Pellerin: It’s time for a driver’s education refresher course, Ottawa

When the light is red it means “don’t go” because it’s other people’s turn. This applies even when you’re in a hurry. This may be the first time you’ve heard this suggestion.

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Numbers Just released by the city of Ottawa. show that, on average, 155 people per day were caught by a traffic light camera in 2023, a problem that gets worse every year. Just like speeding. And distracted driving. It’s obvious: no one knows how to drive beans worth their salt.

Luckily for you, I’m here to offer you a basic driver’s education course that should put us on the (geddit?) path to safety. I hope the sarcasm isn’t too obvious.

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Perhaps, especially if you’ve been outside in recent years, you suspected we had a problem with terrible, dangerous driving. It’s not difficult to see. That’s why the city published an article last week on “winter distractions” to remind us to keep our hands on the wheel and our eyes on the road when driving our vehicles.

The city’s history helpfully reminds us that “the law is intended to discourage distractions because they lead to serious injuries and death.” He adds that between 2017 and 2021, “there were 79 fatal or serious injury collisions in Ottawa related to distracted driving.”

I know what you’re thinking: but Brigitte, distracted driving is illegal. How can it still happen so often?

Indeed. Speeding and running red lights are also illegal. And yet.

In Ottawa, we have 85 intersections equipped with red light cameras. This is a driver’s ed course, not a math lab, so I’ll refrain from asking what small portion of a percentage of all intersections in the city this represents, but let’s say it’s not much.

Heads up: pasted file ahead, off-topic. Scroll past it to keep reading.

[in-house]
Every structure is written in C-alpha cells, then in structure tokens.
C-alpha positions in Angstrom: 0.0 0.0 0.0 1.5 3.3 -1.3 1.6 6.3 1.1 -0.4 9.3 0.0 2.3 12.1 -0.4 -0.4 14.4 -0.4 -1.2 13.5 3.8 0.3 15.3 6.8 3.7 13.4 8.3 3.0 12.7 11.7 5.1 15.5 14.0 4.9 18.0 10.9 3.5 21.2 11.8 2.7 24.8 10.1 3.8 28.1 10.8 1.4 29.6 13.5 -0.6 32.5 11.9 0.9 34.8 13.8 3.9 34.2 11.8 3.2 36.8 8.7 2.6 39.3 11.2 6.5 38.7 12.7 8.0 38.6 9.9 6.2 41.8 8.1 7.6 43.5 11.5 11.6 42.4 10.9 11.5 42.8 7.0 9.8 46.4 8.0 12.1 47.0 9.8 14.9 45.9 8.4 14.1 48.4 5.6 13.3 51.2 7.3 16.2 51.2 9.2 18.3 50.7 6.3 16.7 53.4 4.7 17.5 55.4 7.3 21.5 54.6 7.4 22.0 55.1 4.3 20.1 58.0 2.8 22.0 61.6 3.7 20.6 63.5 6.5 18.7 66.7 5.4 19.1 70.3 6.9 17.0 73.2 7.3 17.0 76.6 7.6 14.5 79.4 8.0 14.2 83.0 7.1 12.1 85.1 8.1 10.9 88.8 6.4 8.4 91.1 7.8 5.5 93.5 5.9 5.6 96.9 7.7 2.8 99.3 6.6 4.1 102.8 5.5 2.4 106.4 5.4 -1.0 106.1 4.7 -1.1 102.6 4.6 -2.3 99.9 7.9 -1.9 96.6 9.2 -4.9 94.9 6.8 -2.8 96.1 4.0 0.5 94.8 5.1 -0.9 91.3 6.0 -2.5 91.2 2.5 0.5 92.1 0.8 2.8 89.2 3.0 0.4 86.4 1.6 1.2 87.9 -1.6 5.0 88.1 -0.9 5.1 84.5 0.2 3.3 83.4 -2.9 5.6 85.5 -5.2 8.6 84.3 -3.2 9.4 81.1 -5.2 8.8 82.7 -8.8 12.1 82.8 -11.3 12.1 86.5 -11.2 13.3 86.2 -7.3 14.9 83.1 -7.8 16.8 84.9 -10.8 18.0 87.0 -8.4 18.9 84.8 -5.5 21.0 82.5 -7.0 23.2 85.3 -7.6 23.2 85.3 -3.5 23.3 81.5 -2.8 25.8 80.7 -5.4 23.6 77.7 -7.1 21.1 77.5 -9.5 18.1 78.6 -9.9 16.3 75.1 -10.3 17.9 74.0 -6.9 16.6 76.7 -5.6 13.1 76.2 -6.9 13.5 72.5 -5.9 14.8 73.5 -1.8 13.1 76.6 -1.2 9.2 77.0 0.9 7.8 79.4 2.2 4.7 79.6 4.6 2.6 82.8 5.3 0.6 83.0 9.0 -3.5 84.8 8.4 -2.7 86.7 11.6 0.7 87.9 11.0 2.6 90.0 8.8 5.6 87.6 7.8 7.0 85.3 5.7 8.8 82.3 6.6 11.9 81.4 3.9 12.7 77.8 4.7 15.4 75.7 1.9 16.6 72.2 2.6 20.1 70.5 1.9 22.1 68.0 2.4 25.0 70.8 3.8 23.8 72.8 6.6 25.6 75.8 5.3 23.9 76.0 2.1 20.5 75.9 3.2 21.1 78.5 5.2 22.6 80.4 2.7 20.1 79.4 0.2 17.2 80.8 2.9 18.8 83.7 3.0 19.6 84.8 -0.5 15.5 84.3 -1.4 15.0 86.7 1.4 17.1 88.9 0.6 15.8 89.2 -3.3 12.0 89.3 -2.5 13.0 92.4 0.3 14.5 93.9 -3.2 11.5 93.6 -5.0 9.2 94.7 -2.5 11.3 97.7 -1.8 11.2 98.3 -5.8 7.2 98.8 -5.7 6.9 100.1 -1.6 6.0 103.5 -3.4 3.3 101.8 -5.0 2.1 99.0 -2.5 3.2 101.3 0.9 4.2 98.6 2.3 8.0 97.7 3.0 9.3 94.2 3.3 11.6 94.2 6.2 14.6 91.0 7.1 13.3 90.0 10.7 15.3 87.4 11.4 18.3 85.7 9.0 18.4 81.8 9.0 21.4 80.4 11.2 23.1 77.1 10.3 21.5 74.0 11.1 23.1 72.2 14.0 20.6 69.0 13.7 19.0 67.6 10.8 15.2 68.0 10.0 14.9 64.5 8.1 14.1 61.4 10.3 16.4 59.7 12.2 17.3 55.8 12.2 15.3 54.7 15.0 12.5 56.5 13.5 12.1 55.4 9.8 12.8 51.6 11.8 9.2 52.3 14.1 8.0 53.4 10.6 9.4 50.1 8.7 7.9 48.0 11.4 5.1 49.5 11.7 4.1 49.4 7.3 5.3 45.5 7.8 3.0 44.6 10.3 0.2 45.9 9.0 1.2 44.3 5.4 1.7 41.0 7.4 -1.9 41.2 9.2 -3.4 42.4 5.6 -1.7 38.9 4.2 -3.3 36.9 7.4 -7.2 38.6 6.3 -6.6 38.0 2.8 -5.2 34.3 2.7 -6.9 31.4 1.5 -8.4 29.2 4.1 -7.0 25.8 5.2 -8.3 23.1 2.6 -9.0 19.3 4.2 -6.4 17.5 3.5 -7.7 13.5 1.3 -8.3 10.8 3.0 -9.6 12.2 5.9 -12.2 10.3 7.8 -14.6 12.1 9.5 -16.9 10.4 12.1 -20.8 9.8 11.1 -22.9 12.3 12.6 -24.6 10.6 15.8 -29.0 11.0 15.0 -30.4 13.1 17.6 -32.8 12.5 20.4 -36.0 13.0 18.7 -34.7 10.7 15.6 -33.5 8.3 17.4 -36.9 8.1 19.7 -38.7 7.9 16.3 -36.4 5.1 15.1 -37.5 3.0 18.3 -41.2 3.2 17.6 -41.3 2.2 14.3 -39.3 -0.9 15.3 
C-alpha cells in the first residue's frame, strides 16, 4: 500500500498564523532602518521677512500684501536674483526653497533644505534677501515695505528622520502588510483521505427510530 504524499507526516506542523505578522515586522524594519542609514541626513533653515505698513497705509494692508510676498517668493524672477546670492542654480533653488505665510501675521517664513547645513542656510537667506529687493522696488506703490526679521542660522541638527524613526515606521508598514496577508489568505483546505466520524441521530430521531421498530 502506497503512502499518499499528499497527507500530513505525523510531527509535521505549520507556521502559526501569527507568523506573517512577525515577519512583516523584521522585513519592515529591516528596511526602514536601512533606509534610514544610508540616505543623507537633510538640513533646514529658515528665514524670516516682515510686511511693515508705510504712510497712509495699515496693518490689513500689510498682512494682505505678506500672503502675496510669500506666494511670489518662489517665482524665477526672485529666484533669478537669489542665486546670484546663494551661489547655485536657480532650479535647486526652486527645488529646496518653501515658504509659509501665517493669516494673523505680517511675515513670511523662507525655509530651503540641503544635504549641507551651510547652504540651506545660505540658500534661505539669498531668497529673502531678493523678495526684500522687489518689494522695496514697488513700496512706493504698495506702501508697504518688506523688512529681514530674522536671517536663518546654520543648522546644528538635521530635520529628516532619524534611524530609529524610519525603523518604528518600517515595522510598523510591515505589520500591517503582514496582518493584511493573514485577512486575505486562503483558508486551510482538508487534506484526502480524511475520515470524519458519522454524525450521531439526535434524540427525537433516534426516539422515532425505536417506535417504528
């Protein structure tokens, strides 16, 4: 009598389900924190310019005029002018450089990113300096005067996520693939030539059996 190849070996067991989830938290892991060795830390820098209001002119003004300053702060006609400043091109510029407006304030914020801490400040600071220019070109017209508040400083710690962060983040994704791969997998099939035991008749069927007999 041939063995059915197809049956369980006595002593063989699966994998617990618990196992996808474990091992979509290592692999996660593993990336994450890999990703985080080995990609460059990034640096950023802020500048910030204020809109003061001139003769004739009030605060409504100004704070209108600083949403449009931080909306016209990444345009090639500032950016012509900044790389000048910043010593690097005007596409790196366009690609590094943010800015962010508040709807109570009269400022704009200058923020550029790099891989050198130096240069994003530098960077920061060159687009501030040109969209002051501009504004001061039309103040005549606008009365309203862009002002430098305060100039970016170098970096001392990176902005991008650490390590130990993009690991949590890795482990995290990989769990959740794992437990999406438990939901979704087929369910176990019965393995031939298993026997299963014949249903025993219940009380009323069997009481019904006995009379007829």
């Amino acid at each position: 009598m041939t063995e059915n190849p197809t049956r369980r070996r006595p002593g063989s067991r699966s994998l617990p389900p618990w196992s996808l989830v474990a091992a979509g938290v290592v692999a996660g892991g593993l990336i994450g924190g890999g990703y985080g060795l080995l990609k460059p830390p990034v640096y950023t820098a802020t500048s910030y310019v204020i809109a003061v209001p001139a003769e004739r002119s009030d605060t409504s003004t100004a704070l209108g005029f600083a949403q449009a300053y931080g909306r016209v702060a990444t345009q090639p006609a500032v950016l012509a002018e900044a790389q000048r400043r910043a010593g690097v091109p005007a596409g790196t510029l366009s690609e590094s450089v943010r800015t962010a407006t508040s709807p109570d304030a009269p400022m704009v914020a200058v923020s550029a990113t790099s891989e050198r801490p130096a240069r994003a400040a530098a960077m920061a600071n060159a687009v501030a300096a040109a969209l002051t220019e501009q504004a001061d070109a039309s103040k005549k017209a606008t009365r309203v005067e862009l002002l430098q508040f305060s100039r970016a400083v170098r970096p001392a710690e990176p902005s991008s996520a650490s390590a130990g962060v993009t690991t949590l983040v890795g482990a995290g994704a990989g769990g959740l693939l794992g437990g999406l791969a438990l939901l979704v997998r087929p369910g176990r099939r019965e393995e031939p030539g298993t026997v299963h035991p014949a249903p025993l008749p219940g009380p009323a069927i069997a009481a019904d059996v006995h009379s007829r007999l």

New data on red light cameras shows that during 2023, our 85 cameras together resulted in the issuance of 56,472 tickets representing more than $18.3 million in fines. That’s an increase from last year’s 45,723 entries. It represents an average of $215,294 and change per camera in 2023. The speed camera figures are no better, in case you were wondering. And they too continue to get worse.

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It’s almost as if people don’t care to respect any of the traffic rules. Or maybe they don’t know them? Hence this course.

First step: Do you know why it is illegal to speed or run a red light?

Yes, you can Google the answer. But not while driving. That’s illegal. I know a lot of people do it anyway, although there is a fine of up to $1,000 and three demerit points and a three-day license suspension when they get caught. Just don’t commit a crime in the middle of my column, okay?

Speeding and running red lights are illegal because they are dangerous and harm and kill people. Camera or not, when the light is red it means “don’t go” because it’s other people’s turn. This applies even when you’re in a hurry. This may be the first time you’ve heard this suggestion, but you should only continue when the light is green. No, not if it’s yellow, unless you’re already so close to the intersection that stopping would be unsafe.

The next step is to remember that the digits on roadside signs are more than just decorative. They indicate the maximum speed at which you are allowed to travel. That’s why it’s called “limit.” It is to indicate its legality contour.

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After that, we’ll move on to the intermediate level where you’ll remember to look both ways (not just left) when you turn right. There are pedestrians and cyclists on the sidewalks and bike lanes – on both sides! I run, walk and bike a lot and every time I go out, I have to yell at the driver who only looks in one direction.

I know they are difficult rules to remember but I trust that with a little effort we will achieve it. In one piece.

And you might avoid a fine. You probably have other things to spend money on.

Brigitte Pellerin (they/them) is a writer from Ottawa.

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